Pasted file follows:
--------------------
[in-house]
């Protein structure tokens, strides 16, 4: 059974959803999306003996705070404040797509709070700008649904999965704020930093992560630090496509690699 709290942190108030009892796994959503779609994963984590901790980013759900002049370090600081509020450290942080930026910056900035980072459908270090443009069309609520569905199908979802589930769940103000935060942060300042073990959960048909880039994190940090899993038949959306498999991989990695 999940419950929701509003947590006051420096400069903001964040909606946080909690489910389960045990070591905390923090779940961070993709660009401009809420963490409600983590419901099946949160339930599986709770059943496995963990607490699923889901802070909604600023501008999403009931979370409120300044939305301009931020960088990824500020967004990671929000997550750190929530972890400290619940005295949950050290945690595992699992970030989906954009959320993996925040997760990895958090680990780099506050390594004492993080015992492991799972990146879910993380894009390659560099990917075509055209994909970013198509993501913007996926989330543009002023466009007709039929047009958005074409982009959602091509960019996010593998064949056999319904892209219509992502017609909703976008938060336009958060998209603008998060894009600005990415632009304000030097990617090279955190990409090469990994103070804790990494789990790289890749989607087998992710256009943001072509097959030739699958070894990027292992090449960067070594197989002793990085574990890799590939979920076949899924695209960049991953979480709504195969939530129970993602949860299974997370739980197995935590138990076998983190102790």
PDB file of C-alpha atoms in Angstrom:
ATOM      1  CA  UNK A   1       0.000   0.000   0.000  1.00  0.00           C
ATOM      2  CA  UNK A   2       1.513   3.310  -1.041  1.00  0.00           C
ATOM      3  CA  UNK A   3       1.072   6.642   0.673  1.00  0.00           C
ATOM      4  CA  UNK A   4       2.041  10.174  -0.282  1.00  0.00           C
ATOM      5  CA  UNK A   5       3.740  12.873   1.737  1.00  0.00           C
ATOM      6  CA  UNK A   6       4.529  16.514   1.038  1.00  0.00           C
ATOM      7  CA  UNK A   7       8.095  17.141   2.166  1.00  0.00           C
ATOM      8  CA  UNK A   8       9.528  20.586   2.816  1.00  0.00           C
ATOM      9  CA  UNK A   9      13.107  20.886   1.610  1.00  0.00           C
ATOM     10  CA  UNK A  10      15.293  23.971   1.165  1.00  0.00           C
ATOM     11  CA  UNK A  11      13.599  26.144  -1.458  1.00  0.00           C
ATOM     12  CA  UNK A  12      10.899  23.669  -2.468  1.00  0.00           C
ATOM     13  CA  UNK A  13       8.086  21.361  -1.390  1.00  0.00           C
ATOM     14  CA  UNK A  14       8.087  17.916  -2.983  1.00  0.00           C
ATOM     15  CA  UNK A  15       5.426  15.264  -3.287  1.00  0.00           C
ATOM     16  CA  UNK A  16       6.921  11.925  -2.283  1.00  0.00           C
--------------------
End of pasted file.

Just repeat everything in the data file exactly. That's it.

[in-house]
């Protein structure tokens, strides 16, 4: 059974959803999306003996705070404040797509709070700008649904999965704020930093992560630090496509690699 709290942190108030009892796994959503779609994963984590901790980013759900002049370090600081509020450290942080930026910056900035980072459908270090443009069309609520569905199908979802589930769940103000935060942060300042073990959960048909880039994190940090899993038949959306498999991989990695 999940419950929701509003947590006051420096400069903001964040909606946080909690489910389960045990070591905390923090779940961070993709660009401009809420963490409600983590419901099946949160339930599986709770059943496995963990607490699923889901802070909604600023501008999403009931979370409120300044939305301009931020960088990824500020967004990671929000997550750190929530972890400290619940005295949950050290945690595992699992970030989906954009959320993996925040997760990895958090680990780099506050390594004492993080015992492991799972990146879910993380894009390659560099990917075509055209994909970013198509993501913007996926989330543009002023466009007709039929047009958005074409982009959602091509960019996010593998064949056999319904892209219509992502017609909703976008938060336009958060998209603008998060894009600005990415632009304000030097990617090279955190990409090469990994103070804790990494789990790289890749989607087998992710256009943001072509097959030739699958070894990027292992090449960067070594197989002793990085574990890799590939979920076949899924695209960049991953979480709504195969939530129970993602949860299974997370739980197995935590138990076998983190102790």
PDB file of C-alpha atoms in Angstrom:
ATOM      1  CA  UNK A   1       0.000   0.000   0.000  1.00  0.00           C
ATOM      2  CA  UNK A   2       1.513   3.310  -1.041  1.00  0.00           C
ATOM      3  CA  UNK A   3       1.072   6.642   0.673  1.00  0.00           C
ATOM      4  CA  UNK A   4       2.041  10.174  -0.282  1.00  0.00           C
ATOM      5  CA  UNK A   5       3.740  12.873   1.737  1.00  0.00           C
ATOM      6  CA  UNK A   6       4.529  16.514   1.038  1.00  0.00           C
ATOM      7  CA  UNK A   7       8.095  17.141   2.166  1.00  0.00           C
ATOM      8  CA  UNK A   8       9.528  20.586   2.816  1.00  0.00           C
ATOM      9  CA  UNK A   9      13.107  20.886   1.610  1.00  0.00           C
ATOM     10  CA  UNK A  10      15.293  23.971   1.165  1.00  0.00           C
ATOM     11  CA  UNK A  11      13.599  26.144  -1.458  1.00  0.00           C
ATOM     12  CA  UNK A  12      10.899  23.669  -2.468  1.00  0.00           C
ATOM     13  CA  UNK A  13       8.086  21.361  -1.390  1.00  0.00           C
ATOM     14  CA  UNK A  14       8.087  17.916  -2.983  1.00  0.00           C
ATOM     15  CA  UNK A  15       5.426  15.264  -3.287  1.00  0.00           C
ATOM     16  CA  UNK A  16       6.921  11.925  -2.283  1.00  0.00           C